I'm stuck in the following problem! Would be great if you can help.

Suppose you have $(Y_n)_{n\in \mathbb N}$, a sequence of independent and identically distributed random variables, $Y_1 \sim \mathcal N (0,\sigma^2)$. Define $(\mathcal F_n)_{n\in \mathbb N}$ as the natural filtration, $\mathcal F_n = \sigma(Y_1,...,Y_n)$.

We define now two processes: $X_n = Y_1 + ... + Y_n$ and $Z_n^u = \exp\left(\displaystyle uX_n - \frac{nu^2\sigma^2}2 \right)$.

Since $(Z_n^u)$ is a martingale bounded in $\mathcal L^1$ (i.e. $\sup_n E(|Z_n^u|) < \infty$), converges almost surely to a random variable $Z_\infty^u \in \mathcal L^1$ $-$for every $u\in \mathbb R$$-$ in virtue of the Doob's supermartingale convergence theorem.

My main question is: how one can find the limit? For which values of $u$ is true that $Z_n^u = \mathbb E (Z_\infty^u | \mathcal F_n)$?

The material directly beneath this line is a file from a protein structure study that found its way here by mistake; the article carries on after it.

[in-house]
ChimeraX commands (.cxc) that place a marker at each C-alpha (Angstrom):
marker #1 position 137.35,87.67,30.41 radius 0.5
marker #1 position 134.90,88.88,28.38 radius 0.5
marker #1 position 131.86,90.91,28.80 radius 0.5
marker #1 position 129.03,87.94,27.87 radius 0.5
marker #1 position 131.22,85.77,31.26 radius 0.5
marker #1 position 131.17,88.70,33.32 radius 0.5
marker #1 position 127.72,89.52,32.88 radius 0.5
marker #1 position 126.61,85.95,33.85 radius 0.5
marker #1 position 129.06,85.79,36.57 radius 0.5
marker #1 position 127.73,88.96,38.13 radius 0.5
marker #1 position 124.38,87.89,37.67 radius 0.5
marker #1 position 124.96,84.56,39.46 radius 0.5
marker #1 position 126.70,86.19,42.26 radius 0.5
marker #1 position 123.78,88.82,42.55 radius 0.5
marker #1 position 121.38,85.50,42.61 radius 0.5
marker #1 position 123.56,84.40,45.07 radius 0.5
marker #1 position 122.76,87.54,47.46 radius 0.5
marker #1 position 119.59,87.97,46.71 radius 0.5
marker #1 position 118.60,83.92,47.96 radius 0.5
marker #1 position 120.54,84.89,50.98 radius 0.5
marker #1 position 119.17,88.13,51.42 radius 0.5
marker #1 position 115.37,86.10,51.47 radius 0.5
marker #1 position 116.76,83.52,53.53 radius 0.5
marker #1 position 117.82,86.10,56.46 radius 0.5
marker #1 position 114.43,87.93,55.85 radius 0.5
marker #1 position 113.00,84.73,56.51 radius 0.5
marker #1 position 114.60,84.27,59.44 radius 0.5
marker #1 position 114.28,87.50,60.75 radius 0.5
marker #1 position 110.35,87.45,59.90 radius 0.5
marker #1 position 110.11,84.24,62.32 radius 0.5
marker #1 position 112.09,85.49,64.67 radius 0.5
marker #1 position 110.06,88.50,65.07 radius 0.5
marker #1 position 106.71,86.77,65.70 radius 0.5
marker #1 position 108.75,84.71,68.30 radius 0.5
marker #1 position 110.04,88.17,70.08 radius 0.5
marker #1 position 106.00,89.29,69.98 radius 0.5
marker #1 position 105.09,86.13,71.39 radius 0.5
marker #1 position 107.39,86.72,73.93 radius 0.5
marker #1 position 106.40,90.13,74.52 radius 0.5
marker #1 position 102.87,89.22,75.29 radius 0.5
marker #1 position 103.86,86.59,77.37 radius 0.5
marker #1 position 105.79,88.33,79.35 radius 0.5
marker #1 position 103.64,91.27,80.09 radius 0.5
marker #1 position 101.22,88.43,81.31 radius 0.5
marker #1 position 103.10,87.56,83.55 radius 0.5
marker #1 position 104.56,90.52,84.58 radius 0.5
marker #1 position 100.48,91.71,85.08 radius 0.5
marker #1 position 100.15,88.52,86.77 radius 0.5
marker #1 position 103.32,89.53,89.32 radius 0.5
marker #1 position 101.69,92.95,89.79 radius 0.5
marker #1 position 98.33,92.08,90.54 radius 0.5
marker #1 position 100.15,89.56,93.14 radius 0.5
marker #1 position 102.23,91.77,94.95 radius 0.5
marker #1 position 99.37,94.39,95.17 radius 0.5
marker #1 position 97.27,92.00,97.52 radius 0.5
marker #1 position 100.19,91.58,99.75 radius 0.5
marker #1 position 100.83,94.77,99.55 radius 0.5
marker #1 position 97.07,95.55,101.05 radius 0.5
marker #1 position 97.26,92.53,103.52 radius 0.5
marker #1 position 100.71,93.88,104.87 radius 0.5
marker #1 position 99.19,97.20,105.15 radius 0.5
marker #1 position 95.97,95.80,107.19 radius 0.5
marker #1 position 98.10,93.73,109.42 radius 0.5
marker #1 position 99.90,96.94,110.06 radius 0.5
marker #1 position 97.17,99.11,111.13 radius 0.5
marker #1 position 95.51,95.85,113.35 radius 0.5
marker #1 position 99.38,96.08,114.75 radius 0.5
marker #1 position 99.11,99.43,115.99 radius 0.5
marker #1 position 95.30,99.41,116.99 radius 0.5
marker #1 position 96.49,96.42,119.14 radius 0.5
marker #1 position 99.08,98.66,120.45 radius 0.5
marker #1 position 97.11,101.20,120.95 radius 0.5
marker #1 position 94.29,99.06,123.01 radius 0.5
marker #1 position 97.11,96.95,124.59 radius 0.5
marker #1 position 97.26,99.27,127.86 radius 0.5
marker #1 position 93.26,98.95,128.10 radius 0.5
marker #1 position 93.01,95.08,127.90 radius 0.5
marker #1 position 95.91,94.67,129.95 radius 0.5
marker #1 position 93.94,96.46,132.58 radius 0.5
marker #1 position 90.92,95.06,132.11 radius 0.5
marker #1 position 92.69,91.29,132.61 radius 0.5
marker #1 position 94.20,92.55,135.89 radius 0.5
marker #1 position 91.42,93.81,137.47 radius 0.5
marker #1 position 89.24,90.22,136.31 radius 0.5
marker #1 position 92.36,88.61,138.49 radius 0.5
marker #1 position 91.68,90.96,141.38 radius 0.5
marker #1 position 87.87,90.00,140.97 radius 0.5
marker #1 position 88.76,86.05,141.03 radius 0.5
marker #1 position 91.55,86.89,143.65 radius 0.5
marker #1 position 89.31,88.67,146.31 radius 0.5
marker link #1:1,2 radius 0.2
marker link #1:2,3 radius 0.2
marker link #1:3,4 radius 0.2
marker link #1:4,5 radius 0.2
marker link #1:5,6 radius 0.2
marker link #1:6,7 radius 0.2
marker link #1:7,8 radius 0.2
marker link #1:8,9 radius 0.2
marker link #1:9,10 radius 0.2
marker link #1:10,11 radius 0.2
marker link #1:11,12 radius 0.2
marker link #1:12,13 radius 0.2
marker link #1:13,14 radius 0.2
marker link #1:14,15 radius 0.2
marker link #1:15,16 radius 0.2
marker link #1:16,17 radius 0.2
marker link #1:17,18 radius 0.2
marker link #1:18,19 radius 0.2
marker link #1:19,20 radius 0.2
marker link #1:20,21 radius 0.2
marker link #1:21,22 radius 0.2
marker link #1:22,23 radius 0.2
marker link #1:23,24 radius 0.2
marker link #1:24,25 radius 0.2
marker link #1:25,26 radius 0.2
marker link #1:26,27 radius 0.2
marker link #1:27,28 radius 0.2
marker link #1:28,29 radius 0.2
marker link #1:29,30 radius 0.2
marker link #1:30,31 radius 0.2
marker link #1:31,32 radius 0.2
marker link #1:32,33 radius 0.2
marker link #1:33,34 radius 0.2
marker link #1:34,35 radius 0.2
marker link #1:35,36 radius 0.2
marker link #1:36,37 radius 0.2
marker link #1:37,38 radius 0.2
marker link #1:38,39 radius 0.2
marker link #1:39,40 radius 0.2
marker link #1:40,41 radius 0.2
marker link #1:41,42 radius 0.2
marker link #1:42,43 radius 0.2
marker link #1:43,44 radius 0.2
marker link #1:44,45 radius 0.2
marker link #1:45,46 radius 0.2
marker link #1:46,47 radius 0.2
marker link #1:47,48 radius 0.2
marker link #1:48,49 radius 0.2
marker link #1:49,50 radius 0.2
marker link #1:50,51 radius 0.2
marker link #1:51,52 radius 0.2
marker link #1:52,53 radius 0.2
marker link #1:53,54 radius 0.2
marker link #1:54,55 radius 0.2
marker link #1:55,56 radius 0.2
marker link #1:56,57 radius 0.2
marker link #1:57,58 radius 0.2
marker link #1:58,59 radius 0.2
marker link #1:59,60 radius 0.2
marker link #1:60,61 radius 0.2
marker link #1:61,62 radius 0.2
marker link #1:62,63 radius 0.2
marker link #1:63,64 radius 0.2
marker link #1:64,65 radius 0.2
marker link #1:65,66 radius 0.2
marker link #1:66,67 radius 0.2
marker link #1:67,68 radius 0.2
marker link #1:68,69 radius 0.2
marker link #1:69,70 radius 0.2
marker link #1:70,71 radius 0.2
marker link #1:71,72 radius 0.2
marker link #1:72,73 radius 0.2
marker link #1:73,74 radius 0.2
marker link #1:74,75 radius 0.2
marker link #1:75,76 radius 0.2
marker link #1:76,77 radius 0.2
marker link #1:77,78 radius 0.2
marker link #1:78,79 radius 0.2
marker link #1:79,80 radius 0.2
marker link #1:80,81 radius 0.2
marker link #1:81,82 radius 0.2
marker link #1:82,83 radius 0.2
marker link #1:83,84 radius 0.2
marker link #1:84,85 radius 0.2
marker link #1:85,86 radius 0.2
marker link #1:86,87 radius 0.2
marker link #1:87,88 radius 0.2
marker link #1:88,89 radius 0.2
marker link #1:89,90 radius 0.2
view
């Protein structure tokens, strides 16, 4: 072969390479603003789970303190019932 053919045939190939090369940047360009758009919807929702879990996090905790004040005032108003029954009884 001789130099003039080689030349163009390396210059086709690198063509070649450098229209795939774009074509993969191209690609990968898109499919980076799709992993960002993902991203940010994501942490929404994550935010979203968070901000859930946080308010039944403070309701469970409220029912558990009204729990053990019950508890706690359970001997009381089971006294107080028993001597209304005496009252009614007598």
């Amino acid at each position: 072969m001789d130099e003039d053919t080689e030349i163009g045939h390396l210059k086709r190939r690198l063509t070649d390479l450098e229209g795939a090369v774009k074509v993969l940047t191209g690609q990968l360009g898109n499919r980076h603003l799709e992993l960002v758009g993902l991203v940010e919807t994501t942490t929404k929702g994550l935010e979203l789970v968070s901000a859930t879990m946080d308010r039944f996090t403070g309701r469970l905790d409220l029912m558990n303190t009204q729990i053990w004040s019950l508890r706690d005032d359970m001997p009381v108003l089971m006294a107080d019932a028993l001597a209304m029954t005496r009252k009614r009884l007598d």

A known theorem says that $Z_n^u = \mathbb E (Z_\infty^u | \mathcal F_n)$ is true when $Z_n^u \to Z_\infty^u$ in $L^1$, or the sequence $(Z_n)$ is uniformly integrable, but I don't know how to show neither of these conditions.


2 Answers 2


Note that $T_n=uX_n - \frac12nu^2\sigma^2$ defines a random walk $(T_n)$ whose steps have mean $E(uY_1- \frac12u^2\sigma^2)=- \frac12u^2\sigma^2\lt0$ if $u\ne0$ hence, for every $u\ne0$, $T_n\to-\infty$ almost surely, $Z^u_\infty=0$ almost surely and $Z^u_n\ne E(Z^u_\infty\mid\mathcal F_n)$. The case $u=0$ is direct.


You should say the hipothesis about the sequence $(Y_n)$. If $Y ~ ber(1/2)$ the result is false.

  • $\begingroup$ They are normal random variables. Thank you for the observation! $\endgroup$
    – jpvigneaux
    Mar 1, 2014 at 4:49
  • $\begingroup$ Please clarify your statement regarding "$Y ber(1/2)$" as this is not meaningful. $\endgroup$
    – MPW
    Mar 1, 2014 at 5:14
  • $\begingroup$ I forgot the symbol $ \sim $... But I had thought it could be clear in the context... And sorry, I'm writing from my phone and that shouldn't be an answer but a comment $\endgroup$ Mar 1, 2014 at 7:09

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